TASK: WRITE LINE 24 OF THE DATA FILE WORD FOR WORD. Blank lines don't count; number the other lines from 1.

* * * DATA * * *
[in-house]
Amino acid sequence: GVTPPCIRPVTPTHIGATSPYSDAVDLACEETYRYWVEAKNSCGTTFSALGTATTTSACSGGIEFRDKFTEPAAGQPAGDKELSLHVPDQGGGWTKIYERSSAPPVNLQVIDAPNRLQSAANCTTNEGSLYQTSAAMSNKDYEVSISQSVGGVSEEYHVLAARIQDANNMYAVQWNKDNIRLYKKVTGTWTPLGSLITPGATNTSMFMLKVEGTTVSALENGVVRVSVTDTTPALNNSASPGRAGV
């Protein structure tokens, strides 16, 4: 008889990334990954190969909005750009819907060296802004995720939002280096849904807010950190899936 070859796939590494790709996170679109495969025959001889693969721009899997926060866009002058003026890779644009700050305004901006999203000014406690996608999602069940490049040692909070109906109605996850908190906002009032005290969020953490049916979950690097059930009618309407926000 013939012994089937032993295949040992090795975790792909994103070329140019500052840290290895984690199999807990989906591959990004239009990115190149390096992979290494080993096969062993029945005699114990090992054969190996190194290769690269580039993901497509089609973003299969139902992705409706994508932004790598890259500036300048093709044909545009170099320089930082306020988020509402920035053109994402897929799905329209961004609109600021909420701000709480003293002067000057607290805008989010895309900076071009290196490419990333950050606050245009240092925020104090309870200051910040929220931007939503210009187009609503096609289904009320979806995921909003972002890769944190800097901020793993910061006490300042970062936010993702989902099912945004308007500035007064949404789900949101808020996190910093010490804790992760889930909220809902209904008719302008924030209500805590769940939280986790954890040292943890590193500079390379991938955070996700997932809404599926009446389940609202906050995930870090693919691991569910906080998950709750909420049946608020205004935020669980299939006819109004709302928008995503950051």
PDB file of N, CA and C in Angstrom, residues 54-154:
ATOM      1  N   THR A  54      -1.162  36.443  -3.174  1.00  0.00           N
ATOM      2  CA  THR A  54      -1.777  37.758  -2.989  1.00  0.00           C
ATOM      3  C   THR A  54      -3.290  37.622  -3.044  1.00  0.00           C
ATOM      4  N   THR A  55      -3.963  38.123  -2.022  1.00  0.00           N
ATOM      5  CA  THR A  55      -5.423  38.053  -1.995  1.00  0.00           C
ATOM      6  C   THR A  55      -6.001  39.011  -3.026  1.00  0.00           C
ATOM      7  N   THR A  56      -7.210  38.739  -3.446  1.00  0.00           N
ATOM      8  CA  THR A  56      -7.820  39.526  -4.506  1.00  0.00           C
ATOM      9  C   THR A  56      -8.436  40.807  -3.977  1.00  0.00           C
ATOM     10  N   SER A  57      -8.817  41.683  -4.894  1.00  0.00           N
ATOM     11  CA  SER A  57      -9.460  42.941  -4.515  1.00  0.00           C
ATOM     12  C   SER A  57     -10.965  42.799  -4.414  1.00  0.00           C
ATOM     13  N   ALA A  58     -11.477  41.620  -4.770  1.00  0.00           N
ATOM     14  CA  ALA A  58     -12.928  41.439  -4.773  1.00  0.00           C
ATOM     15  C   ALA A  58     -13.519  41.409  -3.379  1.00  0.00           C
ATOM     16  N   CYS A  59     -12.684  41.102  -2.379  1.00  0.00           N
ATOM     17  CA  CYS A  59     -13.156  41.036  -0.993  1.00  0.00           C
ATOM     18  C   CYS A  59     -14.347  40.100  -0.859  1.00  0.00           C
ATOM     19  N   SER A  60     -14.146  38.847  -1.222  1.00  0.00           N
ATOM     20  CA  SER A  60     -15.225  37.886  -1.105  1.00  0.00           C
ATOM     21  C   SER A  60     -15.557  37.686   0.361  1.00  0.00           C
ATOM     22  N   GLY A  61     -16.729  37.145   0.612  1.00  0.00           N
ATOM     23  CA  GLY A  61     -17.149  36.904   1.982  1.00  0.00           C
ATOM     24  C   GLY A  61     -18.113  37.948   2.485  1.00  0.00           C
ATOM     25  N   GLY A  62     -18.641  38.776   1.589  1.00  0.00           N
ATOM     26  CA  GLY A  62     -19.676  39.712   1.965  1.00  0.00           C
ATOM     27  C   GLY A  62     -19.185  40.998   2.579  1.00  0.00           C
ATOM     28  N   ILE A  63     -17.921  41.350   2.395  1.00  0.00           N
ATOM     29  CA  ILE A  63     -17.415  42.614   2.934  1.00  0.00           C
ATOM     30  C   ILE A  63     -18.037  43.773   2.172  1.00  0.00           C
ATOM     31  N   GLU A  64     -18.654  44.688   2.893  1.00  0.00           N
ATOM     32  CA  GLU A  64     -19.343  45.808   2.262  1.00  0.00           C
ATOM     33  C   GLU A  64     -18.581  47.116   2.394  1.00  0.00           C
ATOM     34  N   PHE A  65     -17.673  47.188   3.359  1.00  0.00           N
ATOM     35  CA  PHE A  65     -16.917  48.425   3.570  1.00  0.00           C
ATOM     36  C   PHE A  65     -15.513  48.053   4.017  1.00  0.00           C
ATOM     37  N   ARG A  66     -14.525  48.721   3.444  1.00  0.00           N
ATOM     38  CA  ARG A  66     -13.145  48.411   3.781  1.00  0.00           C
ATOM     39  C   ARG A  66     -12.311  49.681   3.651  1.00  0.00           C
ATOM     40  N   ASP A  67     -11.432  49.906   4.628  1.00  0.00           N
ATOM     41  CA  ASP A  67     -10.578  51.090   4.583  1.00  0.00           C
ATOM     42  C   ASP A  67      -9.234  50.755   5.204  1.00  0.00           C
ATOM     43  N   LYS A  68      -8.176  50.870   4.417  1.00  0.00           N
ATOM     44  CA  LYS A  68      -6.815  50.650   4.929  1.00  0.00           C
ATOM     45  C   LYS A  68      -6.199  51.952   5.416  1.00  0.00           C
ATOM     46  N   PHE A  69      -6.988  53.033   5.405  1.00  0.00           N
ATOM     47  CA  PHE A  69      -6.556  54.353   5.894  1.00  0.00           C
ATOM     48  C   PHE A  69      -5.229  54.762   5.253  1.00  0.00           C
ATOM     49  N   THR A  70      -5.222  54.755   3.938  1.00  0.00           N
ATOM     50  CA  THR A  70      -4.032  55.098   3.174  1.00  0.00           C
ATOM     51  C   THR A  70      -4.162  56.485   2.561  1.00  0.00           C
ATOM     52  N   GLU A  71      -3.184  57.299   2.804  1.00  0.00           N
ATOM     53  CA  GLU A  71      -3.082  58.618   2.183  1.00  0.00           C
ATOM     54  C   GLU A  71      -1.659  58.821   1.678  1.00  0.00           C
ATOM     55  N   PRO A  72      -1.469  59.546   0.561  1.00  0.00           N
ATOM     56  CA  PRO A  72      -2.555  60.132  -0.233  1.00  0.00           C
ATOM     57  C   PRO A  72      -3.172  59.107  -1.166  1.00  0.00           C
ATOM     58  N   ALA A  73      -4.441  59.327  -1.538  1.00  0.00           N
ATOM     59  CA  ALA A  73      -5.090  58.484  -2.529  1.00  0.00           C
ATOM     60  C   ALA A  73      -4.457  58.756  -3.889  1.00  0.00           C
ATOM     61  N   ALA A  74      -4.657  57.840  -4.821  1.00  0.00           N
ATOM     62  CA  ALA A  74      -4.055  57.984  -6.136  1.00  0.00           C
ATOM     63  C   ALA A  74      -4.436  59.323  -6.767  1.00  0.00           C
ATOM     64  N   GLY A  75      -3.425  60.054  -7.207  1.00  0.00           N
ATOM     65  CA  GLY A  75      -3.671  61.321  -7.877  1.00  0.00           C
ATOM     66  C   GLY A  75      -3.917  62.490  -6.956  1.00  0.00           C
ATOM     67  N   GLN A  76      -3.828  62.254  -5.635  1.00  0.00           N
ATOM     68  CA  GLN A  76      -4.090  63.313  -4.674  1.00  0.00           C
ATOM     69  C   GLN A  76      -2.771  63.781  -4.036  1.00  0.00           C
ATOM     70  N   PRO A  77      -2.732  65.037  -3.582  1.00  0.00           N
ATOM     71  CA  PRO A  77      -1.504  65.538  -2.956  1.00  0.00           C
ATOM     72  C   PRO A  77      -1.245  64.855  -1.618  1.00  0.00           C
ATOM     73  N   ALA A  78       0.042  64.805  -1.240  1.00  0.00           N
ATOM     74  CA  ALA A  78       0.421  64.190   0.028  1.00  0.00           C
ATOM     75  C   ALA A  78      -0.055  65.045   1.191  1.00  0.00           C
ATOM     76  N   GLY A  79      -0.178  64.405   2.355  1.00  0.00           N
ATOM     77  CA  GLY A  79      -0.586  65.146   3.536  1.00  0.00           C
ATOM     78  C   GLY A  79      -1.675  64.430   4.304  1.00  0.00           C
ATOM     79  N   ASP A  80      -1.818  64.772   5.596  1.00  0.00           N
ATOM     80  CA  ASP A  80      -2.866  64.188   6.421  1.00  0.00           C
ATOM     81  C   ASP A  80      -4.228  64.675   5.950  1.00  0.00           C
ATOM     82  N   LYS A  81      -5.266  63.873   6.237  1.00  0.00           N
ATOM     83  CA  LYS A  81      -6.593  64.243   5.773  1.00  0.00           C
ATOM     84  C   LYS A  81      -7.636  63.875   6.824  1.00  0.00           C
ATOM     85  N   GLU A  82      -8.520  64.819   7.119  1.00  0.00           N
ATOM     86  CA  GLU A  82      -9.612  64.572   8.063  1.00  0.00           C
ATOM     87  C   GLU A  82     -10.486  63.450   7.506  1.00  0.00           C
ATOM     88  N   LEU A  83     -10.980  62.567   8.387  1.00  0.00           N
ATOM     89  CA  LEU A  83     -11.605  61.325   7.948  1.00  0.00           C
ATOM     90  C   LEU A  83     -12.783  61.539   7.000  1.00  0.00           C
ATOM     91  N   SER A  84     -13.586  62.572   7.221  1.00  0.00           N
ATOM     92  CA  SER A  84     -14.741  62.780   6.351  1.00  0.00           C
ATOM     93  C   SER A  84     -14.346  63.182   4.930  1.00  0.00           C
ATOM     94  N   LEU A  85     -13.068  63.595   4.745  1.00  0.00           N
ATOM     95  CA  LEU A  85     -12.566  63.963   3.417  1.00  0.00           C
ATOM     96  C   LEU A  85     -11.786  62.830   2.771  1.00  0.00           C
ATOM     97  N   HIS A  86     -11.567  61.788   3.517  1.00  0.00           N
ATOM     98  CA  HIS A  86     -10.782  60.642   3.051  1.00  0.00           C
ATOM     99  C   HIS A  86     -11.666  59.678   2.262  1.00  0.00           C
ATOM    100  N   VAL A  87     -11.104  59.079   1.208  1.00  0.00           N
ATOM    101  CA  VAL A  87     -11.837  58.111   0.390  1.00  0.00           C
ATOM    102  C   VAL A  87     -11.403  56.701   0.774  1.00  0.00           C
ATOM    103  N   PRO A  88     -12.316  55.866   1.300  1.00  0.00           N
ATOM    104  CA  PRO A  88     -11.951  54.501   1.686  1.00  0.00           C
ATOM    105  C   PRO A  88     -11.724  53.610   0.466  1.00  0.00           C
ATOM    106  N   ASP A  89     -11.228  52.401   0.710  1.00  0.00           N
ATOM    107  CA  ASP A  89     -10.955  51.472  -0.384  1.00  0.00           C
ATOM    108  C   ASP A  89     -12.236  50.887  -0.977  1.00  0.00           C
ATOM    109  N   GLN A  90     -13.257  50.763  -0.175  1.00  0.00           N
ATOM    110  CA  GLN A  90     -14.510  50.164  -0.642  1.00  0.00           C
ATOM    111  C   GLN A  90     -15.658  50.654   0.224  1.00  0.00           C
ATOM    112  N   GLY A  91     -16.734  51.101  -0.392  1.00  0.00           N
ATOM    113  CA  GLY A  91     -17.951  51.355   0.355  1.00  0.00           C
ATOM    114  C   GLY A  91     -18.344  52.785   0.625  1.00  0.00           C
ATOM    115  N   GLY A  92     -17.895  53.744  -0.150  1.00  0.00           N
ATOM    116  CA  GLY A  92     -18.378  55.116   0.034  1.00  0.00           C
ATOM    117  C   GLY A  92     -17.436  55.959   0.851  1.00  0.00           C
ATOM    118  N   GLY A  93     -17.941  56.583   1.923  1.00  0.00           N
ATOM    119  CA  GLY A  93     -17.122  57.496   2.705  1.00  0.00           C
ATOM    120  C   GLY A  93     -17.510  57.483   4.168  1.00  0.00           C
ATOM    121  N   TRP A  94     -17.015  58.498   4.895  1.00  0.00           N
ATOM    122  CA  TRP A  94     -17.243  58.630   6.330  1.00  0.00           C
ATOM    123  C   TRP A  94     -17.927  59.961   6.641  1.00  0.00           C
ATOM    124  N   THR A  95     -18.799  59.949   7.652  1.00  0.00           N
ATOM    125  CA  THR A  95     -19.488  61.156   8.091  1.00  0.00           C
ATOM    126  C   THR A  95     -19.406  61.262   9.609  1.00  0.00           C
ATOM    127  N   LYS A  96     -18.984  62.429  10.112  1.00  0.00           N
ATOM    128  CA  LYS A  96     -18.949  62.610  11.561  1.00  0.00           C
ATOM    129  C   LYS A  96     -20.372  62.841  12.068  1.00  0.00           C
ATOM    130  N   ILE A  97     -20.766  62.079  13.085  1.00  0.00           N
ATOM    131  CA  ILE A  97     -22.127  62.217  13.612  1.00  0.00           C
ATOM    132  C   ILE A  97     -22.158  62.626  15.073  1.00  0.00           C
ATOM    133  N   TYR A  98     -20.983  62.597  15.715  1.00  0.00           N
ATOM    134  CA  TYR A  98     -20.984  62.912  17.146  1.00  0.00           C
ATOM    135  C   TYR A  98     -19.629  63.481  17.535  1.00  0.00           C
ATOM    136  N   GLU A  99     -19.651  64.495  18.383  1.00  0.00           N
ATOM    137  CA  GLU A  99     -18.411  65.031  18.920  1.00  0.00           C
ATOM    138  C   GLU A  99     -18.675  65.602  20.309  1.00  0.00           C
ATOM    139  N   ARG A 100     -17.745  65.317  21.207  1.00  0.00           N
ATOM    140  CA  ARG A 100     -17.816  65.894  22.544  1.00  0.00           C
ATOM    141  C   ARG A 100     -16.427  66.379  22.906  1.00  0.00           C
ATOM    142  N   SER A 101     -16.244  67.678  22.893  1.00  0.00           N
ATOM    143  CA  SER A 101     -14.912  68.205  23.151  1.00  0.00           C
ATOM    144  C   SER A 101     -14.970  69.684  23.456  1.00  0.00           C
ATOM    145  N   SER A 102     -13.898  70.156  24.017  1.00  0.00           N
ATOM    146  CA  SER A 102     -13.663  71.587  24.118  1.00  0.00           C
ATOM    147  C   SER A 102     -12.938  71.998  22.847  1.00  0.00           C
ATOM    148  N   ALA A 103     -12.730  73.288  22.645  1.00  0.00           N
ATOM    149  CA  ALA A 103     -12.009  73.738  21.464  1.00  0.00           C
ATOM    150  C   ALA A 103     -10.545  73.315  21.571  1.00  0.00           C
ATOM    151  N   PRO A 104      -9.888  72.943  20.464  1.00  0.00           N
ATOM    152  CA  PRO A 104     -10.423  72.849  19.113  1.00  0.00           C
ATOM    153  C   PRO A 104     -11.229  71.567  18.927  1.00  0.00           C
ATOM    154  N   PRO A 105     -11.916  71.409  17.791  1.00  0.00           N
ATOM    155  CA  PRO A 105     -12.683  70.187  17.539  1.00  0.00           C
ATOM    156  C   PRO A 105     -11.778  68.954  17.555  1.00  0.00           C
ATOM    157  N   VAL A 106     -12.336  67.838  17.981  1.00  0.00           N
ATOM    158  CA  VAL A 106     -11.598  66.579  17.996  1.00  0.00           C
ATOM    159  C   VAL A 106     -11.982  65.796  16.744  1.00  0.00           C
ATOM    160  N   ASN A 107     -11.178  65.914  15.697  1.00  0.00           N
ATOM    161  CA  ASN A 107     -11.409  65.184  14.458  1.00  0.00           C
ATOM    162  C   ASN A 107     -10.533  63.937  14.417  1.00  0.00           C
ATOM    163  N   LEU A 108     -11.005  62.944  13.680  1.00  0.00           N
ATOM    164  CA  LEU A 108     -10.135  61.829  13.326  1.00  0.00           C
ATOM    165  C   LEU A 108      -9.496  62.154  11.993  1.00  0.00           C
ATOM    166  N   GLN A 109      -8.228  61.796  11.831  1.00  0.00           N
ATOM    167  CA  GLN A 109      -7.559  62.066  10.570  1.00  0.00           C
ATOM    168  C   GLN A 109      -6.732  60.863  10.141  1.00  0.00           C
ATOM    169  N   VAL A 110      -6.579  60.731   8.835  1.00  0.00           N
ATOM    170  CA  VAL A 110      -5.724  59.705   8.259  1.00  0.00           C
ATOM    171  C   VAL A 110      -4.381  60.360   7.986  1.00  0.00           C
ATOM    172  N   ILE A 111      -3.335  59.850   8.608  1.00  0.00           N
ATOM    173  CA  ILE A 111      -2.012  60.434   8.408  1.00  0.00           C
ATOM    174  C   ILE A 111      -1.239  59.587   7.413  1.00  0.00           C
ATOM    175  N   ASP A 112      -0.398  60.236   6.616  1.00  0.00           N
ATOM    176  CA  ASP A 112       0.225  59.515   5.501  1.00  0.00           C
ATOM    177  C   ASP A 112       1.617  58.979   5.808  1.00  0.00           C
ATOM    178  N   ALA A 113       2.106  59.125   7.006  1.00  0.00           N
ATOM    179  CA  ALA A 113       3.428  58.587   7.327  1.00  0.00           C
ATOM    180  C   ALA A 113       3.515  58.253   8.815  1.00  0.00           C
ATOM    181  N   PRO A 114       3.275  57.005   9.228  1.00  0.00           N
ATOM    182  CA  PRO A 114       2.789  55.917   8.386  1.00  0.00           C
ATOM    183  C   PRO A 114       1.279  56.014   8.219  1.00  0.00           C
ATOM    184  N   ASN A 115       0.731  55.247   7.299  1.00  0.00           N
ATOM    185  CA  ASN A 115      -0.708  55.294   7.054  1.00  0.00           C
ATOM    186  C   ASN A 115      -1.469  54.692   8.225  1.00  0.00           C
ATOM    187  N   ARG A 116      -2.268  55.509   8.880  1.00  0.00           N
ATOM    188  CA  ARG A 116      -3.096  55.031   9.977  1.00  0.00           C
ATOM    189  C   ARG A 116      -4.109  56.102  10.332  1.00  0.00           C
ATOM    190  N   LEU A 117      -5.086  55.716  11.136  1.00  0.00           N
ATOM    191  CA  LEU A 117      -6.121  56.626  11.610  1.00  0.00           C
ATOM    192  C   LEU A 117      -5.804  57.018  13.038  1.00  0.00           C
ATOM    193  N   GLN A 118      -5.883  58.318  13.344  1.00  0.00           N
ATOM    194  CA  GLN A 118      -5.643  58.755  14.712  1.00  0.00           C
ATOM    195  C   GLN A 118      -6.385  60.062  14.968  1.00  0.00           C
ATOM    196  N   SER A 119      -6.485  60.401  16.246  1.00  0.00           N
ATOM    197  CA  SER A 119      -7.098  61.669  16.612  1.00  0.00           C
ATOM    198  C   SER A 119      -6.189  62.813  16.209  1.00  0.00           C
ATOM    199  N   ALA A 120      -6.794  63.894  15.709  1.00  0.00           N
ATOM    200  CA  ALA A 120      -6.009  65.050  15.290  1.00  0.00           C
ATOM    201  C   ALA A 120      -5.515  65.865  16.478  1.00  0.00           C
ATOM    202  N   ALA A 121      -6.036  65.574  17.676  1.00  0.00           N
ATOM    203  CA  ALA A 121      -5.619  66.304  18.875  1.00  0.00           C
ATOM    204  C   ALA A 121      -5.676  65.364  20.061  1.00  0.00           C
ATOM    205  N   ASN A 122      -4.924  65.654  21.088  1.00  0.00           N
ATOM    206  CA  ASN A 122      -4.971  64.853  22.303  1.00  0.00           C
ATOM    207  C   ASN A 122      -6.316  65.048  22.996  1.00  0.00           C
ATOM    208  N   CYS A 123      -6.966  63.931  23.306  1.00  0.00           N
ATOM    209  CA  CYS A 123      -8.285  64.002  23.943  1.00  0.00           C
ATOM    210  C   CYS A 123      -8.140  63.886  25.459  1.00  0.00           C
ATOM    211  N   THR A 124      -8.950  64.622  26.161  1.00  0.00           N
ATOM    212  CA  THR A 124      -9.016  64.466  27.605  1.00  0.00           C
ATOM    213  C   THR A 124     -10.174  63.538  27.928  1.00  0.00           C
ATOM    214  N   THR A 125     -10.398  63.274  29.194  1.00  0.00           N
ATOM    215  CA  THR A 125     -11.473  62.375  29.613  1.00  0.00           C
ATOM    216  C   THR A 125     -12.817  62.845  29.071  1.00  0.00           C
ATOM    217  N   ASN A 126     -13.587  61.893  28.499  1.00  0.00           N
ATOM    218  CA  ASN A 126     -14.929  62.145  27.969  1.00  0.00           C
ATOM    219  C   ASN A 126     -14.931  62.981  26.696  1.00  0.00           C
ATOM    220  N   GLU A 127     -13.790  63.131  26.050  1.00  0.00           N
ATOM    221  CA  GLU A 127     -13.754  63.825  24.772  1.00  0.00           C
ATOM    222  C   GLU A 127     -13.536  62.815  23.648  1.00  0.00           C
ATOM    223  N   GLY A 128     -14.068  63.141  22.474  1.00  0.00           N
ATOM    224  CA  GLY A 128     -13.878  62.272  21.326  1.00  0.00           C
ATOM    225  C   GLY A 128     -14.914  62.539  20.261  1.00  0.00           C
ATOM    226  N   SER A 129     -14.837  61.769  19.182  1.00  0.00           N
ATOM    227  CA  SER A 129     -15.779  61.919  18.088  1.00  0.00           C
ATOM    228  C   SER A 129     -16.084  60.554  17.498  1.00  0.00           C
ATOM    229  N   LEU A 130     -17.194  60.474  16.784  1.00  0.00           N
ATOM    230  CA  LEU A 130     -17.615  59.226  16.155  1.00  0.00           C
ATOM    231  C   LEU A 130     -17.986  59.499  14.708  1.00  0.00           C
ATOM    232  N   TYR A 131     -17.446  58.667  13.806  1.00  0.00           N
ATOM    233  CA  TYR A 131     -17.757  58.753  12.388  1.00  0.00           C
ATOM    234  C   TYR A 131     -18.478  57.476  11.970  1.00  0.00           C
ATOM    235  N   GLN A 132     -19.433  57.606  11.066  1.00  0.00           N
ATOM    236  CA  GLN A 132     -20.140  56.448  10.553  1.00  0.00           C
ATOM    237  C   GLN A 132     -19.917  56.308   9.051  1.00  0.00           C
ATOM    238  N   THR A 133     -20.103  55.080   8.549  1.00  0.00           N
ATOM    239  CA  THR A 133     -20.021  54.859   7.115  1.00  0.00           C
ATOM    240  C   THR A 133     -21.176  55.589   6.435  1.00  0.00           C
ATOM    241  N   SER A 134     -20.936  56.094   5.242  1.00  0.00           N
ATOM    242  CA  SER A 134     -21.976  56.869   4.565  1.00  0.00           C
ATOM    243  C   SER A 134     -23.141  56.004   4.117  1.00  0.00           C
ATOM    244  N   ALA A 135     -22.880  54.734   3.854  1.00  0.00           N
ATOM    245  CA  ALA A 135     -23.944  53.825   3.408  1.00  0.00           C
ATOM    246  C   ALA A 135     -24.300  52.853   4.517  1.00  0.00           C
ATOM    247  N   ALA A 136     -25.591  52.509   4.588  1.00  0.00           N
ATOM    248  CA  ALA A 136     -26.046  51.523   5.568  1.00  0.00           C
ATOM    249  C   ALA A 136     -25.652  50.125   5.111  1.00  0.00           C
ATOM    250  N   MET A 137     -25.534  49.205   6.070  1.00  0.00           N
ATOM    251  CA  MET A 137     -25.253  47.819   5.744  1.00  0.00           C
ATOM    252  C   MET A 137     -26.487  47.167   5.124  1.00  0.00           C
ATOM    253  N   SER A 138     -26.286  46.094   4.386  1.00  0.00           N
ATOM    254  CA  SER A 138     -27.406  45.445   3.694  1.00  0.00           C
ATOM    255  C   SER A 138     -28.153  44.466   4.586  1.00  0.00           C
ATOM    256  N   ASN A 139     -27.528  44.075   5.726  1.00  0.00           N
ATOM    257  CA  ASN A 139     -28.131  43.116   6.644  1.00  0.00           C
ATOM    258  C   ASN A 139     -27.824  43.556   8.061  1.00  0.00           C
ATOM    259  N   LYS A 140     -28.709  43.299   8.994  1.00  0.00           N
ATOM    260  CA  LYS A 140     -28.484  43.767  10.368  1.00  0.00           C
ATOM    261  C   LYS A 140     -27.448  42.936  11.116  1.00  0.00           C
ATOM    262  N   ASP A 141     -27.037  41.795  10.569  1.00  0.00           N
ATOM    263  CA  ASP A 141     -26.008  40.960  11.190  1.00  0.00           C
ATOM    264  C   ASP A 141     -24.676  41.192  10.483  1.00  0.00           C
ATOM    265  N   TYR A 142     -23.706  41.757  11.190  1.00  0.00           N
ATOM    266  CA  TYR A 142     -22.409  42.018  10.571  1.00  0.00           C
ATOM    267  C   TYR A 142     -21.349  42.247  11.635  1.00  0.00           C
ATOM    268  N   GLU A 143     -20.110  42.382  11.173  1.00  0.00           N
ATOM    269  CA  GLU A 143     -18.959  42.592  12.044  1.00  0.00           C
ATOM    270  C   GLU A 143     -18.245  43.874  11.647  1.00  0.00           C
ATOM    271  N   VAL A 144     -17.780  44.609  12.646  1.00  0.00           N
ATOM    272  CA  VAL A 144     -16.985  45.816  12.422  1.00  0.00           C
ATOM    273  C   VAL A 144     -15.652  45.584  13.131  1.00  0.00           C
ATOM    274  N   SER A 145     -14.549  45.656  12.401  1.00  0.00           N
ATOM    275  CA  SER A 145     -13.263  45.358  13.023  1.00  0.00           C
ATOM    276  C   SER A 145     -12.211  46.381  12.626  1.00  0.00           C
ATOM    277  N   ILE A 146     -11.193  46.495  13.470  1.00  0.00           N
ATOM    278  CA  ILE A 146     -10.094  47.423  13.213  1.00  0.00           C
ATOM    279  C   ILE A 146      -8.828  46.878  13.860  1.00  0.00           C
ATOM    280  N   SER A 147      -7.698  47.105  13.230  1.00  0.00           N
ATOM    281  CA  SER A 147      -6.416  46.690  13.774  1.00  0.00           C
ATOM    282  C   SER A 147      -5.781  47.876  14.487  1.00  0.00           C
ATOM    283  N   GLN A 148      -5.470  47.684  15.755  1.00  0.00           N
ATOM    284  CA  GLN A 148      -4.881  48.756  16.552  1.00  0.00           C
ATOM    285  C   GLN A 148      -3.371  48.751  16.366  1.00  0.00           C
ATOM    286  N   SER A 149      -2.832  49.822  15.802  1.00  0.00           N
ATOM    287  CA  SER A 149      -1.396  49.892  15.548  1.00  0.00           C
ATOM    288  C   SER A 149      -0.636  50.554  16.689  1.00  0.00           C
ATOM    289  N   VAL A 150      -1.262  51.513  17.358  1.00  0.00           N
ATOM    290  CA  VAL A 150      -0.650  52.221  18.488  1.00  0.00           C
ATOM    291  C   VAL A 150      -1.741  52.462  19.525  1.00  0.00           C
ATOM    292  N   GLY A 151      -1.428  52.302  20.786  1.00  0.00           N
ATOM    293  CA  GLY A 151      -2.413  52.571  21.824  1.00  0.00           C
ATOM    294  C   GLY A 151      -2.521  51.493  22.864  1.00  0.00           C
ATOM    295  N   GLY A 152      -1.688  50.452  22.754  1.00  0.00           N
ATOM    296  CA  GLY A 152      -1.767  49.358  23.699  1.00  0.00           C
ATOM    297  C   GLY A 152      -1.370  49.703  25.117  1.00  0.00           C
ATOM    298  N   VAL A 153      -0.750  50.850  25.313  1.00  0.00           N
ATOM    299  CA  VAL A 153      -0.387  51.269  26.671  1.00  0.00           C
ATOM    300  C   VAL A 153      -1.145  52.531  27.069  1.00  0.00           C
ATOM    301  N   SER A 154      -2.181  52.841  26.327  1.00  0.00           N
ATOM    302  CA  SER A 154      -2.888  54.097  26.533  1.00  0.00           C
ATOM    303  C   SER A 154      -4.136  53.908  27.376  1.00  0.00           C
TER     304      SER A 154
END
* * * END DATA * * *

ATOM     20  CA  SER A  60     -15.225  37.886  -1.105  1.00  0.00           C